‹ Analysis & Projections

International Energy Outlook 2013

Release Date: July 25, 2013   |  Next Release Date: September 2014   (See release cycle changes)    |  correction    |  Report Number: DOE/EIA-0484(2013)

World energy demand and economic outlook

Overview

In the IEO2013 Reference case, world energy consumption increases from 524 quadrillion Btu in 2010 to 630 quadrillion Btu in 2020 and 820 quadrillion Btu in 2040, a 30-year increase of 56 percent (Figure 12 and Table 1). More than 85 percent of the increase in global energy demand from 2010 to 2040 occurs among the developing nations outside the Organization for Economic Cooperation and Development (non-OECD), driven by strong economic growth and expanding populations. In contrast, OECD member countries are, for the most part, already more mature energy consumers, with slower anticipated economic growth and little or no anticipated population growth.7

Figure 12. World total energy consumption, 1990-2040.
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Many economic and geopolitical circumstances add considerable uncertainty to any long-term assessment of world energy markets. Currently, there is wide variation in the economic performance of different countries and regions around the world. Among the more mature OECD regions, the pace of growth varies but generally is slow in comparison with the emerging economies of the non-OECD. In the United States and Europe, short- and long-term debt issues remain largely unresolved and are key sources of uncertainty for future growth. Economic recovery in the United States has been weaker than the recoveries from past recessions, although expansion is continuing. In contrast, many European countries fell back into recession in 2012, and the region's economic performance has continued to lag. Japan, whose economy had been sluggish before the devastating earthquake in March 2011, is recovering from its third recession in 3 years [1]. Questions about the timing and extent of a return to operation for Japan's nuclear power generators compound the uncertainty surrounding its energy outlook.

In contrast to the OECD nations, developing non-OECD economies, particularly in non-OECD Asia, have led the global recovery from the 2008-2009 recession. China and India have been among the world's fastest growing economies for the past two decades. From 1990 to 2010, China's economy grew by an average of 10.4 percent per year and India's by 6.4 percent per year. Although the two countries' economic growth remained strong through the global recession, both slowed in 2012 to rates much lower than analysts had predicted at the start of the year. In 2012, real GDP in China increased by 7.2 percent, its lowest annual growth rate in 20 years [2]. India's real GDP growth slowed to 5.5 percent in 2012.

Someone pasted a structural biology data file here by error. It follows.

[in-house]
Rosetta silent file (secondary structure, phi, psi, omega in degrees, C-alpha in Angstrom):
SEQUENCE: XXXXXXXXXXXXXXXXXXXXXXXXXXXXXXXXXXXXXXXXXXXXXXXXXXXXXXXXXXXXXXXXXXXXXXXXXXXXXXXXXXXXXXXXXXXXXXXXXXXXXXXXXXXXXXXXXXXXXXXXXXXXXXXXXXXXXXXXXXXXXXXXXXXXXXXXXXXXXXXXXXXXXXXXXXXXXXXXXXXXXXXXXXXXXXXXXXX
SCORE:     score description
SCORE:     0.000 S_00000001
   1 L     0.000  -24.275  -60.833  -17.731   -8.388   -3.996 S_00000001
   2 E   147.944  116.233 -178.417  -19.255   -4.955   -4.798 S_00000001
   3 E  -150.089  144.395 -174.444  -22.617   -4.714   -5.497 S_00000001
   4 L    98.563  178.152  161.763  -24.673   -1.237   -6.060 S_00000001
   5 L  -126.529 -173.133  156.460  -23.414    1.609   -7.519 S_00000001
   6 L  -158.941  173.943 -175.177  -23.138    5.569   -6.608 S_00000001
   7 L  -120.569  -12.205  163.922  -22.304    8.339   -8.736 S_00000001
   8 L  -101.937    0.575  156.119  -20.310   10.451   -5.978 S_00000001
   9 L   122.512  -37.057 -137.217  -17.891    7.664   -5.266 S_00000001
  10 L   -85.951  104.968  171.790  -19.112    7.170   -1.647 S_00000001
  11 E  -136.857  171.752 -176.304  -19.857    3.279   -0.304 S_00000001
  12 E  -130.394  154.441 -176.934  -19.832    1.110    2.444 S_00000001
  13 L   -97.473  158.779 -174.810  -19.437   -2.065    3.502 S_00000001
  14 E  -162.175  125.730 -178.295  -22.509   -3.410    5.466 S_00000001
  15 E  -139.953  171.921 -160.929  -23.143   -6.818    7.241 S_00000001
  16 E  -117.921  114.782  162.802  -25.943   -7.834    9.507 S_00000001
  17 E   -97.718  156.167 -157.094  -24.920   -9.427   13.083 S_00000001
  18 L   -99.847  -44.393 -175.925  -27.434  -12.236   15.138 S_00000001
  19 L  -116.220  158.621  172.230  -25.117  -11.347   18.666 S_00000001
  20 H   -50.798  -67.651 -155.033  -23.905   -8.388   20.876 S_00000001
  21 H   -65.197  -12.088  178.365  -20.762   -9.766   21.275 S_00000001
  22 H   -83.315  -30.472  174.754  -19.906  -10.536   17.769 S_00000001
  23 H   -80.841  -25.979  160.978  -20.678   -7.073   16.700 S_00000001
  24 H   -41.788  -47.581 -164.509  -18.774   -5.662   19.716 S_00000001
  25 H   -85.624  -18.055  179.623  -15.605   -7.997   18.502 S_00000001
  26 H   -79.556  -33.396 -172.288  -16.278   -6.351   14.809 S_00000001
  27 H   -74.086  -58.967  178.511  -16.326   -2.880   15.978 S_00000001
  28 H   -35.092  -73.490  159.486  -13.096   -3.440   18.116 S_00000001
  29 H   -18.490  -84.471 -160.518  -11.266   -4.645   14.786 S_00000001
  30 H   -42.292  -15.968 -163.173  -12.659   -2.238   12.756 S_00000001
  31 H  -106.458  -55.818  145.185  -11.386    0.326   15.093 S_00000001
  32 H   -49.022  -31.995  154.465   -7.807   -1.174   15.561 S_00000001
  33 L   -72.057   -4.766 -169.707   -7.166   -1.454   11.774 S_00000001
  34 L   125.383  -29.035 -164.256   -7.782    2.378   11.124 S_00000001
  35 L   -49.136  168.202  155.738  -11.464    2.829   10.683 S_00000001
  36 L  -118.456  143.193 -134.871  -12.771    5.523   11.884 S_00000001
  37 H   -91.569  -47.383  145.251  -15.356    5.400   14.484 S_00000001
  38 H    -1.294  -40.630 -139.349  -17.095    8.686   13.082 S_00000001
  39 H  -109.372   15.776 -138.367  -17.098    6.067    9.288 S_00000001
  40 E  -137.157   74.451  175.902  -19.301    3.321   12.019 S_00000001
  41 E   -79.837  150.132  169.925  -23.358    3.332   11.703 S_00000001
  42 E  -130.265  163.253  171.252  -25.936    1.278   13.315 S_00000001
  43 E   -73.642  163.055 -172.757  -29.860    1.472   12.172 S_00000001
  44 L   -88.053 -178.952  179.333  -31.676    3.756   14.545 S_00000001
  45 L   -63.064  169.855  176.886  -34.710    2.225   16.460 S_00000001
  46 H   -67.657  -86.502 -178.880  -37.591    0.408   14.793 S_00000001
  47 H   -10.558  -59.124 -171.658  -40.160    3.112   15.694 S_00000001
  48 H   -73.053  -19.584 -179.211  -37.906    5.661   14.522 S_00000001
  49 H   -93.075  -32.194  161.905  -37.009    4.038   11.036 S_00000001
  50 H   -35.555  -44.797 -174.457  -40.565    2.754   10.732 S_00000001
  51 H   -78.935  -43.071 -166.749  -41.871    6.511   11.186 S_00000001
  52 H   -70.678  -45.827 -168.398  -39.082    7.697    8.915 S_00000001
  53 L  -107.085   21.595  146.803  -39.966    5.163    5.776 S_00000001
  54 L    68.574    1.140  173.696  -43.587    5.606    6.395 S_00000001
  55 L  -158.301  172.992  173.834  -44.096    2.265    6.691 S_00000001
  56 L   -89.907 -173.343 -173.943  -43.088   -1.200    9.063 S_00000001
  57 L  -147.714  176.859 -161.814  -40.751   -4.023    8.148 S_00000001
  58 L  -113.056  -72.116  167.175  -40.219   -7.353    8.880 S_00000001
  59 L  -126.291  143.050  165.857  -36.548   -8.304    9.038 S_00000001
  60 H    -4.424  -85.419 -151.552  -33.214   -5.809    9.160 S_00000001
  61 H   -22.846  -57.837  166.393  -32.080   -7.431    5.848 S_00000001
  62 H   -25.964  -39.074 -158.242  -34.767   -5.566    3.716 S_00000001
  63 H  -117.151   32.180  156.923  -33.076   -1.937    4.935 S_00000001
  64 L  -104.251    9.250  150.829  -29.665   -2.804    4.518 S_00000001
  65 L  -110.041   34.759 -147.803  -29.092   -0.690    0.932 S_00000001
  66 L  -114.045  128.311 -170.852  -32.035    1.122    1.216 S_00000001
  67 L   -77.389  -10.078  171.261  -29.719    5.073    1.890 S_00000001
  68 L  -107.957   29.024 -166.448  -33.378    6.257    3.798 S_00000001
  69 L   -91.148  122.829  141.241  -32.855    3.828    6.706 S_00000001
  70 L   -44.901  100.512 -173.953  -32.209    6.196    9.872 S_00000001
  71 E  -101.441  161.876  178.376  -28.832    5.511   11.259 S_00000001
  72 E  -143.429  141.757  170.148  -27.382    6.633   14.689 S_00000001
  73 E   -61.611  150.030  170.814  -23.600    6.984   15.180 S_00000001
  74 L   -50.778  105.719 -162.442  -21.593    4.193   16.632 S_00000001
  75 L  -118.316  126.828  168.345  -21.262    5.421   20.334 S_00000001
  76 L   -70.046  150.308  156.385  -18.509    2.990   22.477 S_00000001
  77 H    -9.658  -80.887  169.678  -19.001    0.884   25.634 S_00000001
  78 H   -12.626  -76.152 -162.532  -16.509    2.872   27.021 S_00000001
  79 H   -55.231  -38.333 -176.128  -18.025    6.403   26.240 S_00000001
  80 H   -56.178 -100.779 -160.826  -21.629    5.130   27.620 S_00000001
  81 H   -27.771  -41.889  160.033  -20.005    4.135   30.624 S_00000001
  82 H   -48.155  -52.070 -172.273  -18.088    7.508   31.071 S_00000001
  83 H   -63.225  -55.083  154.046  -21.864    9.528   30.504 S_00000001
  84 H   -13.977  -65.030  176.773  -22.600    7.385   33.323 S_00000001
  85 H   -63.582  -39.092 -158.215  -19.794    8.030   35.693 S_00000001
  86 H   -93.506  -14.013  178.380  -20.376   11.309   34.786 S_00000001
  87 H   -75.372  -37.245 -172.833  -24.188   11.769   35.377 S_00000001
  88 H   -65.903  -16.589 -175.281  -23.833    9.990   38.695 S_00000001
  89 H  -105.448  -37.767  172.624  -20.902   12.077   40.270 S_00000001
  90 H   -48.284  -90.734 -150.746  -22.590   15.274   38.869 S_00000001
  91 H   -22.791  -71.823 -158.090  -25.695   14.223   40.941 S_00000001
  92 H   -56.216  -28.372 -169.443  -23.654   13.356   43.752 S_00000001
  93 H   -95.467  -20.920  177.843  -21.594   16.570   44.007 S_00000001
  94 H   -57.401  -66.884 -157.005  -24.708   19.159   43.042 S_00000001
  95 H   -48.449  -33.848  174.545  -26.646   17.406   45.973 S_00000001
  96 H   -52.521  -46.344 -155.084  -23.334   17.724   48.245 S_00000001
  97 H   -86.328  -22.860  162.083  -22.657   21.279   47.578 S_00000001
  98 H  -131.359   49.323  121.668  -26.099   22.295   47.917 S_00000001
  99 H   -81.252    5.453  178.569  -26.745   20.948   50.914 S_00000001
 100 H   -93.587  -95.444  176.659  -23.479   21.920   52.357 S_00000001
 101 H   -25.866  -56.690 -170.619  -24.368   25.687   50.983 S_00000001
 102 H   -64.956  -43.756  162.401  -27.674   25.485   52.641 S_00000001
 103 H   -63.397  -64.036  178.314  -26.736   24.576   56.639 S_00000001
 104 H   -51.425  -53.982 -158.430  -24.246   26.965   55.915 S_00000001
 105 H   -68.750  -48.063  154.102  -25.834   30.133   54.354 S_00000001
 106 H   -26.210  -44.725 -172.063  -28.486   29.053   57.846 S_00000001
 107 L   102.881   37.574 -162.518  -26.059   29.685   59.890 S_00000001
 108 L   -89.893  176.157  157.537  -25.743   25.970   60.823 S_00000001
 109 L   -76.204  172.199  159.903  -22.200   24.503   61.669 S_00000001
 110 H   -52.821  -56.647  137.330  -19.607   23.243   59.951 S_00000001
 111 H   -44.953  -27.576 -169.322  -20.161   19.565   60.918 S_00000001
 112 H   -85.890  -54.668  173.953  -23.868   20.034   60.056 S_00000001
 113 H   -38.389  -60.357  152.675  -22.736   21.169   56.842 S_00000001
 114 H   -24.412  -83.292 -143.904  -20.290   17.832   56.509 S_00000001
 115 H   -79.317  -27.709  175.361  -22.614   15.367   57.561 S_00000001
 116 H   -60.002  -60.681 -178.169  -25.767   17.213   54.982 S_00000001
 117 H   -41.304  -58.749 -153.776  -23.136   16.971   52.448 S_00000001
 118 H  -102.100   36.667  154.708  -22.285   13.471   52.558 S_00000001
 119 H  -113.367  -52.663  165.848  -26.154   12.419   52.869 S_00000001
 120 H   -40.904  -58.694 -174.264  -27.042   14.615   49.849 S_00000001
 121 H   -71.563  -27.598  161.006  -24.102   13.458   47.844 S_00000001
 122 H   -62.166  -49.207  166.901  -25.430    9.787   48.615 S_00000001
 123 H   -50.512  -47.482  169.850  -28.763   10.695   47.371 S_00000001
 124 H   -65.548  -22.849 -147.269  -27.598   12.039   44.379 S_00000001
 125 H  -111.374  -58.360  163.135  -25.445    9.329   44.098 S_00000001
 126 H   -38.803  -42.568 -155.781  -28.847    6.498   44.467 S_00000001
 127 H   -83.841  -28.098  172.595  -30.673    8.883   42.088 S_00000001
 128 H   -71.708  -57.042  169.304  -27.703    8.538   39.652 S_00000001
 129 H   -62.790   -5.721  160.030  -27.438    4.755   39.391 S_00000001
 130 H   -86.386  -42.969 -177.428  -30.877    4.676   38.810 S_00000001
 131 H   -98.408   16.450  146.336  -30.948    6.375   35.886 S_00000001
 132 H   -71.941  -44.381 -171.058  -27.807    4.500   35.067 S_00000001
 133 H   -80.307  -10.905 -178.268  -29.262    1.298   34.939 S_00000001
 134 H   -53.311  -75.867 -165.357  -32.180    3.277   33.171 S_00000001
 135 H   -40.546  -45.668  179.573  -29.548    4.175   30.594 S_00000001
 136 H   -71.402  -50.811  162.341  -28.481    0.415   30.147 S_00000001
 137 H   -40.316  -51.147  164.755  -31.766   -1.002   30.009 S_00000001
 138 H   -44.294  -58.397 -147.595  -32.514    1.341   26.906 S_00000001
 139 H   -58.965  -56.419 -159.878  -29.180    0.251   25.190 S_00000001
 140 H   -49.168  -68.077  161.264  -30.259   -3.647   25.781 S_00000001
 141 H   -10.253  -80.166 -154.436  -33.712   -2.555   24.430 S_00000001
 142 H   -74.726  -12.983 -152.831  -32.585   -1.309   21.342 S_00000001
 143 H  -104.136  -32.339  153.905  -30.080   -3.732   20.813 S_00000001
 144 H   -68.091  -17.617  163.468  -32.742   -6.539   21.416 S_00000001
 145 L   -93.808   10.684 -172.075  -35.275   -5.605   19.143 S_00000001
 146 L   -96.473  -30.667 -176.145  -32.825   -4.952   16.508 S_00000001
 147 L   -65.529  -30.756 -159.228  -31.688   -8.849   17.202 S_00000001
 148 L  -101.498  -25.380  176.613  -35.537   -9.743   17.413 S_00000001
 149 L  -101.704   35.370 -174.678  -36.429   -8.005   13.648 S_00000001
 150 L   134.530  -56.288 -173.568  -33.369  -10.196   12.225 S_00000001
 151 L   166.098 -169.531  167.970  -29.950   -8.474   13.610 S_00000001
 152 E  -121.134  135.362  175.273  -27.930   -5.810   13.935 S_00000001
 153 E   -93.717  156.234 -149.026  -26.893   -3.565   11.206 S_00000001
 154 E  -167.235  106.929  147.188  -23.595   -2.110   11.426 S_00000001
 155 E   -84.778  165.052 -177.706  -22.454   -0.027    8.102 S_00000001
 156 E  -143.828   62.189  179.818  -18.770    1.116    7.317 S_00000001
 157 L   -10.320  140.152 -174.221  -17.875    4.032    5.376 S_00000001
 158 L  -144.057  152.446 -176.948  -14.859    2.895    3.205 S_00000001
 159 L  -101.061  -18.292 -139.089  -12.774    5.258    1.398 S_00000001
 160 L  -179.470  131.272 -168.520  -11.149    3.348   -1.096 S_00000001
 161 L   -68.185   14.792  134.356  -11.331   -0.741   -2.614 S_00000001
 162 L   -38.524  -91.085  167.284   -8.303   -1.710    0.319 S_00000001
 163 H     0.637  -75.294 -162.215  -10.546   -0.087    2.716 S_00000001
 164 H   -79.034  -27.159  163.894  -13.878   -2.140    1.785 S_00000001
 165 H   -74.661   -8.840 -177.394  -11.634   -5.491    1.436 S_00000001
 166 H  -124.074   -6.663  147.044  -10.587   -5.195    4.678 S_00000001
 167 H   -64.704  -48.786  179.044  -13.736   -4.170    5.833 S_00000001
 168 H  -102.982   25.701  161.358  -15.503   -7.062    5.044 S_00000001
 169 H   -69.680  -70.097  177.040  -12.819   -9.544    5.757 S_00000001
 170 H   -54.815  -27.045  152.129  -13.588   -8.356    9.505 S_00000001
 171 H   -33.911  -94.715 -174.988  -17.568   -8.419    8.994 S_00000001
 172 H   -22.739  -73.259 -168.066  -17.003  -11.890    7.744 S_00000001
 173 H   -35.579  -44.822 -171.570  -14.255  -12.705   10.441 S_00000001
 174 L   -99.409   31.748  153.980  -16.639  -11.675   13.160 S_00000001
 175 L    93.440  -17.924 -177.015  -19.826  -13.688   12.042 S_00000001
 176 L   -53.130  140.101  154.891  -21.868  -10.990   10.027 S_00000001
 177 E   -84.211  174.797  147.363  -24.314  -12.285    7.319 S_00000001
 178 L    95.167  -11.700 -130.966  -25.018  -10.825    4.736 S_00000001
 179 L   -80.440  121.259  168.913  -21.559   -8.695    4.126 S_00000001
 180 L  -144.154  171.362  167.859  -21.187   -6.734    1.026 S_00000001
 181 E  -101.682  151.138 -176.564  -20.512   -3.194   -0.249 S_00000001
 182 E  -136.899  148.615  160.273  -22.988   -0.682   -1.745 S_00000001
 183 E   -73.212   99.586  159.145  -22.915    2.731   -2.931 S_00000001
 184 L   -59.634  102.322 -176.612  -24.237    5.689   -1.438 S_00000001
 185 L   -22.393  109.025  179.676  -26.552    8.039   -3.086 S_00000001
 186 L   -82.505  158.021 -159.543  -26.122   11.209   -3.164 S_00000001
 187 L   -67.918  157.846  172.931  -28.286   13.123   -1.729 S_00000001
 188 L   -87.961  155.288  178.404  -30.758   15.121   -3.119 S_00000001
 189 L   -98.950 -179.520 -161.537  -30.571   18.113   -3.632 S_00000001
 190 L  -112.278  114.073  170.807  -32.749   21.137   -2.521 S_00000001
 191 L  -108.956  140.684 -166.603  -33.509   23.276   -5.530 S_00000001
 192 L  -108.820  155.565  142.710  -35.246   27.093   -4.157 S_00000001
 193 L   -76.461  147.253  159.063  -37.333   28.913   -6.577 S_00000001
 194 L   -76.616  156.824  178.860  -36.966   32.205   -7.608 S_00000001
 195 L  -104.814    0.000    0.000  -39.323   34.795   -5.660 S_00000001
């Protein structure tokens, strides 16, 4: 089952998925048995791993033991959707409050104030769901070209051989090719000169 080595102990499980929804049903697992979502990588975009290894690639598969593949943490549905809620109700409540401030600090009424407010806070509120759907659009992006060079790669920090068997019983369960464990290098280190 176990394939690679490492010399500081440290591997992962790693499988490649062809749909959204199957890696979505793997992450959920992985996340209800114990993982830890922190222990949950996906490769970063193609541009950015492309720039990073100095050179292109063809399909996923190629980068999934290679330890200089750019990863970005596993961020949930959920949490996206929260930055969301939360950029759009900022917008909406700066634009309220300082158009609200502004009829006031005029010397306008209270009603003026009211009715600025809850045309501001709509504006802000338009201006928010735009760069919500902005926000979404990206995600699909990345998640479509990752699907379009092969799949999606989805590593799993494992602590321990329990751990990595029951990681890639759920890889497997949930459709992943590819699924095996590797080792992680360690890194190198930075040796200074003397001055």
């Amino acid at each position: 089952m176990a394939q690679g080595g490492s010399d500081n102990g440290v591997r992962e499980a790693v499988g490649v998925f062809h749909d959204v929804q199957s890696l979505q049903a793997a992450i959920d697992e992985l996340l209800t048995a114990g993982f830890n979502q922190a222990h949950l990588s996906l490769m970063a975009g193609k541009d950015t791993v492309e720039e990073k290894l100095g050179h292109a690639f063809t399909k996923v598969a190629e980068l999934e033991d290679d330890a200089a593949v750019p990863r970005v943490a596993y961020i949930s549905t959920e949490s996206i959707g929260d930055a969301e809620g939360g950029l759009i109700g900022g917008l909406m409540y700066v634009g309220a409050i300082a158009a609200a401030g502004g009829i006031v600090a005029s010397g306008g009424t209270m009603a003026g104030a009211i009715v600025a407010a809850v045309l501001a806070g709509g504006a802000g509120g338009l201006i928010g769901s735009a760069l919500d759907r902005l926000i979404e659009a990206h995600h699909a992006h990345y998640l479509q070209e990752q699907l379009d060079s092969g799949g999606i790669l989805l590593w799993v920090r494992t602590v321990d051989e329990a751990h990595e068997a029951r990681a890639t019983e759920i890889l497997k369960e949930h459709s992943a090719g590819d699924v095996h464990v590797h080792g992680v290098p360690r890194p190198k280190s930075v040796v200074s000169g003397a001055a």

Even with slower than average growth in China and India in the short-term, medium- and long-term prospects for the two nations are good. In the IEO2013 Reference case, China and India continue to lead both world economic growth and energy demand growth. Since 1990, energy consumption in both countries as a share of total world energy use has increased significantly; together, they accounted for about 10 percent of total world energy consumption in 1990 and nearly 24 percent in 2010. From 2010 to 2040, their combined energy use more than doubles in the Reference case, and they account for 34 percent of projected total world energy consumption in 2040. China, which recently became the world's largest energy consumer, is projected to consume more than twice as much energy as the United States in 2040 (Figure 13).